Life sentences for people who abuse children, and those who kill emergency workers on duty are among a series of criminal justice reforms coming into force today.
The government says the landmark reforms are designed to “make our streets safer”.
The reforms are part of the new Police, Crime, Sentencing and Courts Act (PCSC Act) – which the government says equips police with “the powers and tools they need to combat crime”, while overhauling sentencing laws in a bid to protect the public, and keep serious sexual and violent offenders behind bars for longer.
The introduction of higher maximum penalties for a range of child cruelty offences will be known as ‘Tony’s Law’ after seven-year-old Tony Hudgell.
When Tony was a baby, he was attacked by his birth parents and left with broken fingers and toes, plus torn ligaments in his legs – however, he was left untreated and in pain for 10 days, and the delay in getting treatment meant that both his legs had to be amputated in 2017, which has left him wheelchair-bound.
His birth parents were sentenced to the current maximum jail term of 10 years.
But Tony’s adoptive mother Paula Hudgell said that more has to be done to protect vulnerable children, adding that the planned tougher sentences are for “Tony and all the babies and children that suffered or lost their lives at the hands of their abusers”.
The law follows the tireless campaigning of PC Andrew Harper’s family, and his widow Lissie Harper, who were prompted to take action after the 28-year-old was killed while responding to a call about a stolen quad bike in Berkshire on 15 August 2019.
PC Harper’s killers – 19-year-old Henry Long, and his two 18-year-old passengers Jessie Cole and Albert Bowers – were cleared of murder, and given sentences of between 13 years and 19 years for manslaughter, and although an appeal was made by the Attorney General asking for their jail terms to be increased, this was rejected.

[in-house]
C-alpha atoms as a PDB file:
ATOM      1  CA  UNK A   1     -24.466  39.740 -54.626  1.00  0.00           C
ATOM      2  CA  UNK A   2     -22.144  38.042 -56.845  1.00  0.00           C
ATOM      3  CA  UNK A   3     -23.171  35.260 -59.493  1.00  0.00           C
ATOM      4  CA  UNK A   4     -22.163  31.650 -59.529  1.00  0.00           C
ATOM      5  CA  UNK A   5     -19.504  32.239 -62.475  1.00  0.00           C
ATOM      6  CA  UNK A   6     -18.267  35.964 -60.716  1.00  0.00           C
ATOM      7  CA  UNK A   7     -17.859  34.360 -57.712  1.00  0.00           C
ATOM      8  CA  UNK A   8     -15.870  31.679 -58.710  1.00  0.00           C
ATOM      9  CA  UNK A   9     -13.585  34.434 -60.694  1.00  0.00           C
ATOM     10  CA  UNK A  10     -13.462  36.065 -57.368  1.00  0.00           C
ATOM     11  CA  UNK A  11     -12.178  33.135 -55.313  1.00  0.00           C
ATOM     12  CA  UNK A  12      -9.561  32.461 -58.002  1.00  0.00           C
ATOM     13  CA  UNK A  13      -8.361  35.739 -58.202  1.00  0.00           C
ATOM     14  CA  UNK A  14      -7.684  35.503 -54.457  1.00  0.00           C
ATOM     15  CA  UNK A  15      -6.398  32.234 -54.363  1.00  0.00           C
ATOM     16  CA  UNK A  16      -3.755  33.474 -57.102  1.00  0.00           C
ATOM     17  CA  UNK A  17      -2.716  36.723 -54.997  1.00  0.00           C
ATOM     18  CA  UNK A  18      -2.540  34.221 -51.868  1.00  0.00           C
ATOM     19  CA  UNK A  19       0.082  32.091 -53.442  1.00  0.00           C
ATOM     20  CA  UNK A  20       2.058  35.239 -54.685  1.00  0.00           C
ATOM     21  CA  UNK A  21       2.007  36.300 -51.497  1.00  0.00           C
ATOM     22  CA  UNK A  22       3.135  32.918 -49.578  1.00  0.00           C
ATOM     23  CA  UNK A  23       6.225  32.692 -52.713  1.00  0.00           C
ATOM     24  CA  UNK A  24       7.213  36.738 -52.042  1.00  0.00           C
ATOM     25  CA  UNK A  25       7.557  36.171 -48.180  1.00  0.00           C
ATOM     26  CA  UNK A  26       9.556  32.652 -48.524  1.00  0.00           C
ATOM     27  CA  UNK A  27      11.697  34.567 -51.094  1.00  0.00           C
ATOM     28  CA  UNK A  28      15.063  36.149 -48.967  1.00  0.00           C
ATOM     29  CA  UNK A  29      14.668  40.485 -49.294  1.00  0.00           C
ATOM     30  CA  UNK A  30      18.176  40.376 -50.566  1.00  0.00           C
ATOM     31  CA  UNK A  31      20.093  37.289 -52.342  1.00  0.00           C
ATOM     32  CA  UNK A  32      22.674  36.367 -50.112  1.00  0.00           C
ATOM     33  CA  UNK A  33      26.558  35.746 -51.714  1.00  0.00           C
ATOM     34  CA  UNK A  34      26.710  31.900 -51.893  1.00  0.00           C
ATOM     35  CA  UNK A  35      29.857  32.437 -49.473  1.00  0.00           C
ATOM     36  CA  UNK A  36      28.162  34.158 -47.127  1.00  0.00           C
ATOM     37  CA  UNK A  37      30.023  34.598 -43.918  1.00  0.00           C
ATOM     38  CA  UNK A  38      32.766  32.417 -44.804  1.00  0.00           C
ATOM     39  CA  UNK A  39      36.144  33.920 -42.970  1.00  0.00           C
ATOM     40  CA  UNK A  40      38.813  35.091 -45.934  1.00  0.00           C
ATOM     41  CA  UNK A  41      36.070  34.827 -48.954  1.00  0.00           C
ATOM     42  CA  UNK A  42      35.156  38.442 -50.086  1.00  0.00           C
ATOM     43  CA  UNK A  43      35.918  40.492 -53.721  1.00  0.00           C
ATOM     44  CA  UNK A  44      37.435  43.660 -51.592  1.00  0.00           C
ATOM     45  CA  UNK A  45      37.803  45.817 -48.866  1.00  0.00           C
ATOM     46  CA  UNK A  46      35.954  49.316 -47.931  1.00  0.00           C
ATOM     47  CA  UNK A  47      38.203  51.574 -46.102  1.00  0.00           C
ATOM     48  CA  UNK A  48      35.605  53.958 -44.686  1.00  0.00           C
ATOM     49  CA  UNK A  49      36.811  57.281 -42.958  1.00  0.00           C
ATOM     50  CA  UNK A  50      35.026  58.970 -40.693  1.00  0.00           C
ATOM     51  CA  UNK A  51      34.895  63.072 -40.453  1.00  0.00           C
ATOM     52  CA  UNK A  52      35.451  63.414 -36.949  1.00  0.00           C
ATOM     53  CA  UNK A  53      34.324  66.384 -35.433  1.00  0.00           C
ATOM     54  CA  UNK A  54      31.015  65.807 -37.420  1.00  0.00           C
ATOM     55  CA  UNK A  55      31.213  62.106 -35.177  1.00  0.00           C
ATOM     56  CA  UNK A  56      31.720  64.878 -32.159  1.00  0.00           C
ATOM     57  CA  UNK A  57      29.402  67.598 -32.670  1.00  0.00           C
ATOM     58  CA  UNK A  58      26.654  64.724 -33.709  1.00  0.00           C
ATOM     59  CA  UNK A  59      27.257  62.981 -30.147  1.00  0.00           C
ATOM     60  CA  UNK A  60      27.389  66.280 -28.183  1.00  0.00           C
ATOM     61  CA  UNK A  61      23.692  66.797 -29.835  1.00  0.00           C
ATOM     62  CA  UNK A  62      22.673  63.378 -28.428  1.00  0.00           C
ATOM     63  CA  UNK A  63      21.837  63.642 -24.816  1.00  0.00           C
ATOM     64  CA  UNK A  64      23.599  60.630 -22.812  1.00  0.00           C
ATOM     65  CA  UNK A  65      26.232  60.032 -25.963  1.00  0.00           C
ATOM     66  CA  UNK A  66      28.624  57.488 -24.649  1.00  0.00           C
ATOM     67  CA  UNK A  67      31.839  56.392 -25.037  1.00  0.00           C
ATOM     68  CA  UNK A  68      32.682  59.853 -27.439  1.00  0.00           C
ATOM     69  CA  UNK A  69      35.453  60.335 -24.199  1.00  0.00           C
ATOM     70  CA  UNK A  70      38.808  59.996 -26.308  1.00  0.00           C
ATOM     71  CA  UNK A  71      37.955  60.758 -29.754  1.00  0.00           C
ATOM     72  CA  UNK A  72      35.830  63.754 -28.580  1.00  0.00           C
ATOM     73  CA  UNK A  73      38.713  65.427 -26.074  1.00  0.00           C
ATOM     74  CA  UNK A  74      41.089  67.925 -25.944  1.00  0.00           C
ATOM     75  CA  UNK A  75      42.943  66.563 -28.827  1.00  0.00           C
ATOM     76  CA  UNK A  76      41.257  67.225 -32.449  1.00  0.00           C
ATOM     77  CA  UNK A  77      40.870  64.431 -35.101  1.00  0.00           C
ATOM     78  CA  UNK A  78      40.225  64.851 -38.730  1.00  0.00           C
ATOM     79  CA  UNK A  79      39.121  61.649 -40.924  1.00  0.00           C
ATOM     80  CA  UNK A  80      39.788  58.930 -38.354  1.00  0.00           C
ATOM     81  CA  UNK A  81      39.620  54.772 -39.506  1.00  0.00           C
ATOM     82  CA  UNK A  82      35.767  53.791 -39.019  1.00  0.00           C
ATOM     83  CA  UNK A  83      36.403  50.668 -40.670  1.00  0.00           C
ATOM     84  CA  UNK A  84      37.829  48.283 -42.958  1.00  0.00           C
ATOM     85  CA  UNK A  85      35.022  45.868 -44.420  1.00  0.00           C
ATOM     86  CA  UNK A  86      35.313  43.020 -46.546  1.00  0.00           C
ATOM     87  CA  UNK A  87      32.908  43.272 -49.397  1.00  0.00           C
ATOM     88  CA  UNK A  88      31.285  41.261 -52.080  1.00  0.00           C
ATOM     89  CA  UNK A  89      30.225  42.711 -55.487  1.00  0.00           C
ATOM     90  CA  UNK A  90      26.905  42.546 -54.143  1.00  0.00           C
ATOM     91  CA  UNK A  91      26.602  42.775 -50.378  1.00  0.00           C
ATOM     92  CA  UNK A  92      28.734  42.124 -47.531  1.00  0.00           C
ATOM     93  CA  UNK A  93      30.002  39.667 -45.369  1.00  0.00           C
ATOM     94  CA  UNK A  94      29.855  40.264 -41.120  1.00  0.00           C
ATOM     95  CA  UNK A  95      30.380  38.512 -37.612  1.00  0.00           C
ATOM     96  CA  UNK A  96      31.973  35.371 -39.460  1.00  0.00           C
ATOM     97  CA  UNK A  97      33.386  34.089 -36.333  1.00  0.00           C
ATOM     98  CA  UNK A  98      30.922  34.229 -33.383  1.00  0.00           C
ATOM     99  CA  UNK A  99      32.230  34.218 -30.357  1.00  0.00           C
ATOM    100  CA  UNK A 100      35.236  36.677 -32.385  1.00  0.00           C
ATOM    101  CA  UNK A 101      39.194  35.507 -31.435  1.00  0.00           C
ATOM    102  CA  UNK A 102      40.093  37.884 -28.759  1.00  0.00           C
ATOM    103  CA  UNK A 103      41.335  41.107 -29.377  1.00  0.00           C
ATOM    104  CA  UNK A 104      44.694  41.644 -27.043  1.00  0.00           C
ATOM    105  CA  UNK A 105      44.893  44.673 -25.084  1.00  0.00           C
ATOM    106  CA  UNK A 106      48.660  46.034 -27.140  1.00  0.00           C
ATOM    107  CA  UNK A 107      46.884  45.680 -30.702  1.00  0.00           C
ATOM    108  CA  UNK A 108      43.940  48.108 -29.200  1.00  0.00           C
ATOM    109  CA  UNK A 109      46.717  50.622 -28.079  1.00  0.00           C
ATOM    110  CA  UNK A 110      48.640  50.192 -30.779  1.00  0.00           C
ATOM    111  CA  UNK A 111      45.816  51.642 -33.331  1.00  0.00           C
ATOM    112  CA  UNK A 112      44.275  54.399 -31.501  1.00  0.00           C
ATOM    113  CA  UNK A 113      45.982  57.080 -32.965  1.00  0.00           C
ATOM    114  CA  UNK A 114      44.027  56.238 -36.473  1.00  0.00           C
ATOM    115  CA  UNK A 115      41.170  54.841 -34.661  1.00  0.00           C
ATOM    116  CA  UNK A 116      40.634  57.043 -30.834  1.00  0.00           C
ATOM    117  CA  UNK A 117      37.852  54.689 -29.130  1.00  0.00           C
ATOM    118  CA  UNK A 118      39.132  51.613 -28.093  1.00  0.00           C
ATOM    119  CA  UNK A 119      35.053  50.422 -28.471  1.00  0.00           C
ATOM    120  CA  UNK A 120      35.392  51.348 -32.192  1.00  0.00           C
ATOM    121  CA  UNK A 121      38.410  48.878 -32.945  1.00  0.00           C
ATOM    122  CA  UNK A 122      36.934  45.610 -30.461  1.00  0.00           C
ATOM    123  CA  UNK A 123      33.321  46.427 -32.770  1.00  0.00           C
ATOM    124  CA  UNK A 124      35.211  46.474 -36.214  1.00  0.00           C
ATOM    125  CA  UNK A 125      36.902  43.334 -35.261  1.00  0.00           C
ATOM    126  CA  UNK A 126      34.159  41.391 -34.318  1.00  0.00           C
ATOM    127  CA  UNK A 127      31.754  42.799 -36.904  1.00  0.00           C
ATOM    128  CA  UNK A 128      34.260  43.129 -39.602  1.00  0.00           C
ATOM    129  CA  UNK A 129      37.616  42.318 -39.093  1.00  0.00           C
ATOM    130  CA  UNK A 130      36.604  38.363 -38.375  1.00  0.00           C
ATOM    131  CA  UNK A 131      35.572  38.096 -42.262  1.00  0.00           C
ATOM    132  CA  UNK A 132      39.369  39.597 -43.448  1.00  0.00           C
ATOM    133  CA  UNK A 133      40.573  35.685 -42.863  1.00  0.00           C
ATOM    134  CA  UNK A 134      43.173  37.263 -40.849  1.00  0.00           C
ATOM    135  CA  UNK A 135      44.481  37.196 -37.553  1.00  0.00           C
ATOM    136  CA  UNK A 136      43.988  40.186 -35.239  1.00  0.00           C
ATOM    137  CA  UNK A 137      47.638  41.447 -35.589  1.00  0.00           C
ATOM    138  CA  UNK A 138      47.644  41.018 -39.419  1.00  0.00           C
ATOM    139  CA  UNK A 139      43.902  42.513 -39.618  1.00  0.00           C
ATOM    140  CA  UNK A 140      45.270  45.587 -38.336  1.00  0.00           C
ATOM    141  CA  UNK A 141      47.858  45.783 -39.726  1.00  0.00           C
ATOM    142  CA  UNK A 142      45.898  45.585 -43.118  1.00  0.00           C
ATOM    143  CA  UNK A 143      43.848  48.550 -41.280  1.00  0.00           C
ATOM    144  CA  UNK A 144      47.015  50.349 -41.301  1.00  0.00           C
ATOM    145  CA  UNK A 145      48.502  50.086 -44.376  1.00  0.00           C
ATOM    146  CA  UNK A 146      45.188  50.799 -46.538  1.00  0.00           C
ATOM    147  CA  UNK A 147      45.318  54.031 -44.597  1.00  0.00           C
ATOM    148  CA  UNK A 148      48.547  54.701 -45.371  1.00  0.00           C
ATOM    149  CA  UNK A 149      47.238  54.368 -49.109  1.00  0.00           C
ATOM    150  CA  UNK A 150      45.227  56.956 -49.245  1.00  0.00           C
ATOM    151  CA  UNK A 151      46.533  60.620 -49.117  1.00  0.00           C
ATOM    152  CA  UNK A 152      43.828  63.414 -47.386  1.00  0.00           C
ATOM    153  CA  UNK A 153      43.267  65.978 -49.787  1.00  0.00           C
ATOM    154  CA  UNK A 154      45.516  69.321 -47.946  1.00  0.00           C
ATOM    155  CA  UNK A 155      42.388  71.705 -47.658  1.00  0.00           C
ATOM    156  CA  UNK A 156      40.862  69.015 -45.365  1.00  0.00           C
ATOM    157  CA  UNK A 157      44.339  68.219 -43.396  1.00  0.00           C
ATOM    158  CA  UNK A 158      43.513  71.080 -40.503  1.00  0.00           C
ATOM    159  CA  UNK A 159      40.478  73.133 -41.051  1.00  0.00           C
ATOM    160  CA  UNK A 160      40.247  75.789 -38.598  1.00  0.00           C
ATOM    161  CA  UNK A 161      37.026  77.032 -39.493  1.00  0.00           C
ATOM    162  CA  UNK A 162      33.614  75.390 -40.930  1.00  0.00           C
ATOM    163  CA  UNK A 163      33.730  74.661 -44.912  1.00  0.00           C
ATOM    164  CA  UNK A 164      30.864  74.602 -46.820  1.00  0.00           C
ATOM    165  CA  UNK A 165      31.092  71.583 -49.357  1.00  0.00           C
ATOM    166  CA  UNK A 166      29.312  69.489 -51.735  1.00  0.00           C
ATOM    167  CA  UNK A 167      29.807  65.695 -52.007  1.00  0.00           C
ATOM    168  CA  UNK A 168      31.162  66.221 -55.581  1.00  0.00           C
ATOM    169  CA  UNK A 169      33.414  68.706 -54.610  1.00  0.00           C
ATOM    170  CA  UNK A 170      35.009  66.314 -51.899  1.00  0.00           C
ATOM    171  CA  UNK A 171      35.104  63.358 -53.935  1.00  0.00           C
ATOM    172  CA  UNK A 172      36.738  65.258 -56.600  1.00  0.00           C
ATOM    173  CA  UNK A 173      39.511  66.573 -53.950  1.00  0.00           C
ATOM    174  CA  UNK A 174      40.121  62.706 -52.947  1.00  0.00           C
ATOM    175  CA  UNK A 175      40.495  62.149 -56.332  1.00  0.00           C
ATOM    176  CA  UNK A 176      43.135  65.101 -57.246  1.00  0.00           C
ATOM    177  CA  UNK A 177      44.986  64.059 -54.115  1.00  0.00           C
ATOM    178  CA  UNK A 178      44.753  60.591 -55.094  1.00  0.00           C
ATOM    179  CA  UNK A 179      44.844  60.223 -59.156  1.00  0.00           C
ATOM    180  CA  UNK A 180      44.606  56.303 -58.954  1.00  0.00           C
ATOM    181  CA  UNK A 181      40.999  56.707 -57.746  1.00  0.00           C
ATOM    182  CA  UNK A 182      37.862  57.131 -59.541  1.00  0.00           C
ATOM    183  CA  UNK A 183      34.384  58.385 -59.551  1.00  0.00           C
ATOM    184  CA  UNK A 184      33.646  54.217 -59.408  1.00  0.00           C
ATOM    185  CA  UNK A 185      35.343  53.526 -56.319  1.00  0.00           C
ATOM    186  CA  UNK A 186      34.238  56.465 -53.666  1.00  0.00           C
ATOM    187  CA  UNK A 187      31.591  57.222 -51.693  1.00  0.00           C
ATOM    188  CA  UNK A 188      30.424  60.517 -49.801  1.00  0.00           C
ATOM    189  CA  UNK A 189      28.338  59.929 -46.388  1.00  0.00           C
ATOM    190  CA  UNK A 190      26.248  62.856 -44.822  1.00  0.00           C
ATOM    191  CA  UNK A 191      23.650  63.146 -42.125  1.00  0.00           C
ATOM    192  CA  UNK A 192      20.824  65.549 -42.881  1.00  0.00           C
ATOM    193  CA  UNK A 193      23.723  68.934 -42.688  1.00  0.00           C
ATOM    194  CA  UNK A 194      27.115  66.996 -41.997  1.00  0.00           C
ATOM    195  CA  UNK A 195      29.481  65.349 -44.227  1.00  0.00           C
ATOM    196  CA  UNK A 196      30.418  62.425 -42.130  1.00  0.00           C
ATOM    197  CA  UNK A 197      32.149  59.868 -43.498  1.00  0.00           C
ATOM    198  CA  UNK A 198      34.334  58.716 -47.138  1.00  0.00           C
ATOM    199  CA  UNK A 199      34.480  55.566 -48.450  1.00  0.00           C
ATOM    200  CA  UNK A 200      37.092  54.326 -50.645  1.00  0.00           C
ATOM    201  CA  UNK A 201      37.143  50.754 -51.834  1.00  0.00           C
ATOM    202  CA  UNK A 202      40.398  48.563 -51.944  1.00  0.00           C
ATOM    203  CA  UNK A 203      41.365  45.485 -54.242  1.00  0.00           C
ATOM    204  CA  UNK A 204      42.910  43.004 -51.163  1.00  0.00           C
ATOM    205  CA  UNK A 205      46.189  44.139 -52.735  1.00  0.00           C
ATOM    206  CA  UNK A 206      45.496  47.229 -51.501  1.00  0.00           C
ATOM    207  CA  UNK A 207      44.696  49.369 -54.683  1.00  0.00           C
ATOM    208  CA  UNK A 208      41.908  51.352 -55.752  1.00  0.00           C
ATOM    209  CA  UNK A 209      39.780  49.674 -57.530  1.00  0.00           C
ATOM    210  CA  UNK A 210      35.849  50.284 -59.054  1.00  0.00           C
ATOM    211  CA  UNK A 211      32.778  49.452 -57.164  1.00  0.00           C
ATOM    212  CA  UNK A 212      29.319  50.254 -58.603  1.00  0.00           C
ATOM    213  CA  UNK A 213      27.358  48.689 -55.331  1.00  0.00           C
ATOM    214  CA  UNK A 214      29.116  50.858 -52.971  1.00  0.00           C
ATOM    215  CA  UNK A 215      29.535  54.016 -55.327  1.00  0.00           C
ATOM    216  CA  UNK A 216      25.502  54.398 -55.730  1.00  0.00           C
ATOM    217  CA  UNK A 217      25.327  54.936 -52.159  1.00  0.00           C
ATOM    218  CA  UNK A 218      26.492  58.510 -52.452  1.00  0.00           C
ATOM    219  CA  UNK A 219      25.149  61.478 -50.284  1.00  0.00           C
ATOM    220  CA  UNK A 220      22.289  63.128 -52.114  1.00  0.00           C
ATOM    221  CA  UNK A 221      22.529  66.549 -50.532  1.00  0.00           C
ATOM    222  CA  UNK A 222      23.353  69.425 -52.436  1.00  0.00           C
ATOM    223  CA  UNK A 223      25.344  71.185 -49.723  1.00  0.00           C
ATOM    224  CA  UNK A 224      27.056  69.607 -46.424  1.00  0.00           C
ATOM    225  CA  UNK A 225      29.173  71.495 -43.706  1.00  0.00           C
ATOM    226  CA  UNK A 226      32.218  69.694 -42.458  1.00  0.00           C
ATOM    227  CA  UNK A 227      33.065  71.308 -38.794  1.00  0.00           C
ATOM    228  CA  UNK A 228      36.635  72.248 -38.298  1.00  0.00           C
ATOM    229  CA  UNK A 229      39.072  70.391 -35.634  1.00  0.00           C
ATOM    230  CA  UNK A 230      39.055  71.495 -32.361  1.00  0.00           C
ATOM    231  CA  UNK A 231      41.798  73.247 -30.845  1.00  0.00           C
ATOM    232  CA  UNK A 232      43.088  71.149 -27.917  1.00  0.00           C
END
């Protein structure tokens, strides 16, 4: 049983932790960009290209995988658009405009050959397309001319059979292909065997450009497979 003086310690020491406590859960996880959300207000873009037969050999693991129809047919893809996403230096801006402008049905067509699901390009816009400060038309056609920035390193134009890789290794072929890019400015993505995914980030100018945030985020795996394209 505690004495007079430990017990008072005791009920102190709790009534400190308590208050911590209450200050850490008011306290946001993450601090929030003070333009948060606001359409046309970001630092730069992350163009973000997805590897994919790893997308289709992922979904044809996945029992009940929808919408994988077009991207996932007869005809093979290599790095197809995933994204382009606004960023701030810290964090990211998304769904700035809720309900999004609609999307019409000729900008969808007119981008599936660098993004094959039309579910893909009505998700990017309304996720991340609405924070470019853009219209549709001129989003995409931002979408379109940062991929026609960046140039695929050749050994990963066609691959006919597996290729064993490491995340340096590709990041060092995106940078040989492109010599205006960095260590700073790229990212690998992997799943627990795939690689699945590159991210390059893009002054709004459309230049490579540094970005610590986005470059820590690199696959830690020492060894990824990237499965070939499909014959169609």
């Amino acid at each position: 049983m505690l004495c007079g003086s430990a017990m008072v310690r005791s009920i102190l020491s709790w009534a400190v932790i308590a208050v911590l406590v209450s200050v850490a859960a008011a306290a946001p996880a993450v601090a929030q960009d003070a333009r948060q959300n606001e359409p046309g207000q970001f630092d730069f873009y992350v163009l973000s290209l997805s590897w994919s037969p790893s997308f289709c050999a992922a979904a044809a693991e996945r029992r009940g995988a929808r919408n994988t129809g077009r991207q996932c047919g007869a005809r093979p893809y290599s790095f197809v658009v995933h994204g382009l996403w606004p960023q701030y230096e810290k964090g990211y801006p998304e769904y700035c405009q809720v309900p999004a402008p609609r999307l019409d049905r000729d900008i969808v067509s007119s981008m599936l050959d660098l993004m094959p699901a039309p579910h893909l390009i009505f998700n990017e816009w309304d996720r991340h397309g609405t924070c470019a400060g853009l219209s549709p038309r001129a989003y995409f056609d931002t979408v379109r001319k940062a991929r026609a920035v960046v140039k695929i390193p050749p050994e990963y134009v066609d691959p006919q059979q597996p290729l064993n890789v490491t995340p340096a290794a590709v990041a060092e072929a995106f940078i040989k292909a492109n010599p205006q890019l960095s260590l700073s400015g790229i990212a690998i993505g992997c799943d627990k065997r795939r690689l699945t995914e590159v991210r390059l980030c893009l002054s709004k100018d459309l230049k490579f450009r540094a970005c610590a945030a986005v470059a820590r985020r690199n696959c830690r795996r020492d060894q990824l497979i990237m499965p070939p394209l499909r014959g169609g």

Lissie had previously said she was “outraged” by the length of sentences handed to the three teenagers responsible for his death.
Some of the other reforms being introduced as part of the PCSC Act include ending the automatic early release of offenders deemed to be a danger to the public, giving domestic abuse victims more time to report incidents of common assault or battery, and making the taking of non-consensual photographs or video recordings of breastfeeding mothers will be punishable by up to two years in prison.
The most violent and sexual offenders, including rapists, will also be forced to spend longer in prison to keep the public safer.
Judges will also be able to hand down life sentences for death by dangerous driving or death by careless driving when under the influence of drink or drugs, and there will also be a new offence of causing serious injury by careless driving.